As early explorers and settlers pushed into the Midwest, they were amazed to discover earthen mounds, usually near rivers, organized in patterns or groups that hinted of prior habitation. Equally mystifying were figures of birds, animals, humans or abstract symbols, painted (pictographs) or carved (petroglyphs) in caves or on cliff faces.
Today, thanks to archaeologists and anthropologists, we know much more about these remnants of earlier cultures. Although the exact purpose of rock art remains a matter of speculation, the mounds, made as burial chambers or platforms for important buildings, are the remains of societies, often complex, that grew, flourished and disappeared before Columbus made his first voyage.
There are more than a dozen recognized mound sites scattered from southern woodlands to the northwestern tip of the state. Rock art sites are not as numerous or as well understood as mound sites, but they fascinate those who visit them. Two of the most significant are in southern Illinois.
Just off I-64 and across the river from St. Louis is Cahokia Mounds State Historic Site, once the location of the largest prehistoric settlement north of Mexico. Occupied as early as 700 A.D., the site reached its zenith around 1050-1150 with a population of 10,000-20,000 and more than 120 mounds. The site was completely abandoned by 1350.
Eighty of the 120 mounds remain. The largest, Monks Mound, rises more than 100 feet with a base in excess of 14 acres.
Prior to the 20th century, the site suffered from deliberate destruction and neglect. By 1910, locals began to mobilize to save the site, and it became an Illinois state park in 1925. Designated as a World Heritage site by UNESCO in 1982, the park has grown to 2,200 acres with about 300,000 visitors a year. A proposal before Congress would designate it a national park.
The park boasts a world class interpretive center with extensive exhibits that offer insight into the life of the villagers and their contemporaries. Outside, there are more than 10 miles of mainly flat trails, with the exception of the climb to the top of Monks Mound. Visitors may take designated hikes, join a guided tour or wander the grounds.
About 150 miles north on a low bluff overlooking the Illinois River is Dickson Mounds Museum, which marks the site of a settlement that flourished from about 900-1250 A.D. The site includes several burial mounds, two cemeteries and a village remnant. It is named after Dr. Don Dickson, who began excavations on his family farm in 1927, eventually unearthing more than 200 skeletons and opening a private museum. The state acquired the property and built the museum in 1972. The skeletons unearthed by Dickson remained on display until 1992.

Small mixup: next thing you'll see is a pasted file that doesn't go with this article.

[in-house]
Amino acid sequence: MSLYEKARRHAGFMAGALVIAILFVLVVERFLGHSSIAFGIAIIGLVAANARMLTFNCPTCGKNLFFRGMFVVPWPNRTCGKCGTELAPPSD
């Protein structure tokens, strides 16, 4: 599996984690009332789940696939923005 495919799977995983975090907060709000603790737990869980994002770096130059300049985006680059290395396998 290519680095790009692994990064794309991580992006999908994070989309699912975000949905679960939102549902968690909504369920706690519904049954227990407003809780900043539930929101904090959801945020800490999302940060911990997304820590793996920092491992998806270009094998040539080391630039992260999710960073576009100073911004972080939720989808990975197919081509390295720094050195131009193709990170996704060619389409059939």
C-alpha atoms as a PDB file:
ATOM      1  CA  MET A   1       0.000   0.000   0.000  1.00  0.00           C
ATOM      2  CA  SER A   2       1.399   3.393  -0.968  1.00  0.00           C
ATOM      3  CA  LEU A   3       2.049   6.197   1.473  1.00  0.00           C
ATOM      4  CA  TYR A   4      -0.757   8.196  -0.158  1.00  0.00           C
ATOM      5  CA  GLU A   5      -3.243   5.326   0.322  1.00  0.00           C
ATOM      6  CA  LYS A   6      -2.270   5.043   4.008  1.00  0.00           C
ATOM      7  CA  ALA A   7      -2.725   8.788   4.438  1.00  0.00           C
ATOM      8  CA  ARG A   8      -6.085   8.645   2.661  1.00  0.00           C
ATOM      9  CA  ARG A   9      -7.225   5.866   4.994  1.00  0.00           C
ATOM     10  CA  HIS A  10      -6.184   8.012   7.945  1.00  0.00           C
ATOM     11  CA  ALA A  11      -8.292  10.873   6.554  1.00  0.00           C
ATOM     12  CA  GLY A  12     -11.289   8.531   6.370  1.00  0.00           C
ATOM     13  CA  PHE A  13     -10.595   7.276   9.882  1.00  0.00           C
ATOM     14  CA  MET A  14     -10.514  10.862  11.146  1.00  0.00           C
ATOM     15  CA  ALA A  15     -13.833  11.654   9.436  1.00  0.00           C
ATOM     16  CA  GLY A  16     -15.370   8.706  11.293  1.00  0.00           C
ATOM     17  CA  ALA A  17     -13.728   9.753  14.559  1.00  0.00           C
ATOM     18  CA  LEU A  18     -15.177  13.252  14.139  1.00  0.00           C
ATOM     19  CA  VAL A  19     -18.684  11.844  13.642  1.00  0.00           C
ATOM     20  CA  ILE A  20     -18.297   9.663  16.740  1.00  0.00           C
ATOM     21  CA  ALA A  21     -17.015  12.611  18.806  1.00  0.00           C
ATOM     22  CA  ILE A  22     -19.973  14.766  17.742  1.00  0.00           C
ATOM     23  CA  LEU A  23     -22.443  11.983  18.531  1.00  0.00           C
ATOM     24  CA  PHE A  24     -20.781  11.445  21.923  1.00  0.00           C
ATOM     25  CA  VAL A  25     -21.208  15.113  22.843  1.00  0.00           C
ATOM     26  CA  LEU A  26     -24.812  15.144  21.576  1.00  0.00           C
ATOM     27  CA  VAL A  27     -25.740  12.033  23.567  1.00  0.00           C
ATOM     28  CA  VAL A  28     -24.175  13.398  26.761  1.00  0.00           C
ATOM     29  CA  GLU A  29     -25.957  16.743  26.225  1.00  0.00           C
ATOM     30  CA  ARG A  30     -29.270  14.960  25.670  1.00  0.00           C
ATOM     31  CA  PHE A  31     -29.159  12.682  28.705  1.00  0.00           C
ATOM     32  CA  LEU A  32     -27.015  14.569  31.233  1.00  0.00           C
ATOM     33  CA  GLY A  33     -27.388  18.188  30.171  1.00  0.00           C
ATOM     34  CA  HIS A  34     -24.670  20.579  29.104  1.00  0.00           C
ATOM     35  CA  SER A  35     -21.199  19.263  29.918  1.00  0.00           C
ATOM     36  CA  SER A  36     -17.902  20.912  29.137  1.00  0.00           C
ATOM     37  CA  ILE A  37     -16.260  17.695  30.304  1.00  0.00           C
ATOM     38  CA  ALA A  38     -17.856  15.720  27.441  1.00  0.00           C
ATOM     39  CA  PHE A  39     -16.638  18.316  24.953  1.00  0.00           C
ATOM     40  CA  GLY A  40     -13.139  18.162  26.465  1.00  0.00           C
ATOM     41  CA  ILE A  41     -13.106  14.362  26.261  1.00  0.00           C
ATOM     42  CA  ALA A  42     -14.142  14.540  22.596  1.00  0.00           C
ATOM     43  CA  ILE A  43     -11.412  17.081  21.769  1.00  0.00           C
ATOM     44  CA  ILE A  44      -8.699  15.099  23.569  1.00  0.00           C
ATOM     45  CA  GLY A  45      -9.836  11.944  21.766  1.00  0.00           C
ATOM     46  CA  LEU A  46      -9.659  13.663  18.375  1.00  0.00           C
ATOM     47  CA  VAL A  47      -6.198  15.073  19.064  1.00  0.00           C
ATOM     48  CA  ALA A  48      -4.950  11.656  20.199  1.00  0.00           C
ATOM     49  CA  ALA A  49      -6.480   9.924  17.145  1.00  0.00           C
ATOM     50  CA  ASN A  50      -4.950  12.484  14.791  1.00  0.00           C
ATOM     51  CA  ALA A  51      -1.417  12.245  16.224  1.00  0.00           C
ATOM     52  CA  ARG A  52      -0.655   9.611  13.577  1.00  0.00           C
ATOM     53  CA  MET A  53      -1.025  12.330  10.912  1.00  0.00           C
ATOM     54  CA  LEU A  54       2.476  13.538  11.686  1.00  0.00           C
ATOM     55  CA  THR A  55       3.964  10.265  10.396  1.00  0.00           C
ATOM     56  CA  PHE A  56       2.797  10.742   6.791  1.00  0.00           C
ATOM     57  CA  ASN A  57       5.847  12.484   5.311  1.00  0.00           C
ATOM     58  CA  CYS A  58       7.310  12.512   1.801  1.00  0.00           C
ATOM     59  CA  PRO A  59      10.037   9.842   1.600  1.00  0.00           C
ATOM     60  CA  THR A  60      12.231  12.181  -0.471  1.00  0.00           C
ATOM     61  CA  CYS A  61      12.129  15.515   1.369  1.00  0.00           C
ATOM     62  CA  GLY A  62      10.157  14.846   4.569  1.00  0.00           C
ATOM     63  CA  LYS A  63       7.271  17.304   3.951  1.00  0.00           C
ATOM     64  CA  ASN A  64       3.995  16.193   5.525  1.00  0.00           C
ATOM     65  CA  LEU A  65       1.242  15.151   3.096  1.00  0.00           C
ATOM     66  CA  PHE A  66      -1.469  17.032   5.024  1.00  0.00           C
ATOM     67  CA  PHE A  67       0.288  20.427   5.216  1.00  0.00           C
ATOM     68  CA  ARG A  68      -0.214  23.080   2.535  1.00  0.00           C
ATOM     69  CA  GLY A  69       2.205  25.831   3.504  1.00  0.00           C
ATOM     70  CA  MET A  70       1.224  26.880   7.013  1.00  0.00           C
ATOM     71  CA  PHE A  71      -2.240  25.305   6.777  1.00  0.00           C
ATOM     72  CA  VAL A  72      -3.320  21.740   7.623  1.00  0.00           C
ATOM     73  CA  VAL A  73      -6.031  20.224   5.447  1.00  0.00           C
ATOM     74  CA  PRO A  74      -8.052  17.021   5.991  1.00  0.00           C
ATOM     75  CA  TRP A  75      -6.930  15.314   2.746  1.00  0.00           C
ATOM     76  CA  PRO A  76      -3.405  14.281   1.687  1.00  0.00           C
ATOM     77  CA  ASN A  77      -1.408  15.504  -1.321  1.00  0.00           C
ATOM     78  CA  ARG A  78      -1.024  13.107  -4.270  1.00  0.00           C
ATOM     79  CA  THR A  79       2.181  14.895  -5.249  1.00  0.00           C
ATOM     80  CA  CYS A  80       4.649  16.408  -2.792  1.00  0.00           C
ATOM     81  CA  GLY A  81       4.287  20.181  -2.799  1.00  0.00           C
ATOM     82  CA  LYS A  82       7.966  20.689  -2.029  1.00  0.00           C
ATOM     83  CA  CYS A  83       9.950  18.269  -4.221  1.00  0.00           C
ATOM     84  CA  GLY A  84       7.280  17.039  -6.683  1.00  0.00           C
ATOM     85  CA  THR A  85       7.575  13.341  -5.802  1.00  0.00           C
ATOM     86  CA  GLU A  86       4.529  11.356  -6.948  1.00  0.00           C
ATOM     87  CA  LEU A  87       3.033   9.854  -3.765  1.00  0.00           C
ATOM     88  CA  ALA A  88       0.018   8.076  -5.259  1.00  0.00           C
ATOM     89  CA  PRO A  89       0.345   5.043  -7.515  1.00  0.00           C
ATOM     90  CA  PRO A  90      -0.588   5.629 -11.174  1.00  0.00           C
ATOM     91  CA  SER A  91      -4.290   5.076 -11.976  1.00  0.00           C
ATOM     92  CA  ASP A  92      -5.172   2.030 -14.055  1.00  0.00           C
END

Dickson Mounds is regarded as one of the most important archaeological sites in the state, but the focus of the museum has shifted from graves to exhibits and media presentations that give an overview of 12,000 years of human habitation in the Illinois River valley. A third-floor observation deck looks out on the Emiquon National Wildlife Refuge, a 2,200-acre wetland at the confluence of the Illinois and Spoon rivers. The restored wetland gives visitors an idea of how the area may have appeared to those who inhabited the area before the coming of white settlers. The 235-acre museum grounds include three outbuildings enclosing the foundations of ceremonial buildings, picnic grounds and five miles of hiking trails.
Two hundred-sixty miles north of Cahokia near the village of Albany lies the Albany Mounds State Historical Site. There were originally 96 mounds, but today only 47 remain. These mounds, dating back to Middle Woodland Period (200 B.C. to 300 A.D.),
predate Cahokia by many centuries and are deemed a significant archaeological site. In the 1990s, the site was restored as a prairie, and today’s visitors to the 205-acre site will find a convenient parking lot, picnic shelter and more than two miles of trails for hiking, biking or observing the wildlife of an Illinois prairie.
Located in East Dubuque, Gramercy Park is a 10-acre city park where history, nature and recreation meet. The park includes 26 mounds dating from the Hopewell period (200-500 A.D.), walking trails with archaeological and historical signage, a spectacular view of the Mississippi River, and city amenities literally moments away.
Located just off IL-147 between Vienna and Harrisburg, Millstone Bluff Archaeological Site contains remains of stone forts created by the Late Woodland people (600-900 A.D.), petroglyphs (rock art) and evidence of a village and burial grounds of the Mississippian people (1350-1550 A.D.).
Although the only remains of the village are round depressions atop the bluff and stone graves, long ago looted and/or vandalized, interpretive signage provides an abundance of information regarding life in the village and the importance of the sandstone petroglyphs on the northwest side of the bluff. The petroglyphs depict figures thought to be tied to the religion of the Mississippian people. The site is accessed via a well-maintained three-quarter mile loop trail.
Piney Creek Ravine Nature Preserve
Purchased in 1972 primarily for its rare plants, the 198-acre Piney Creek Preserve near Campbell Hill is home to the largest body of rock art in Illinois. Designs believed to date to the late Woodland and Mississippian periods have been documented. The designs include petroglyphs of humans, deer, serpents and crosses. Pictographs include humans, deer, birds, human hands and a canoe. The effects of time and human vandalism make many of the designs difficult to see. Visitors access the preserve via a moderate 2-mile trail.
For more information about past civilizations and other Illinois prehistoric sites, visit onlyinyourstate.com/illinois/prehistoric-attractions-il.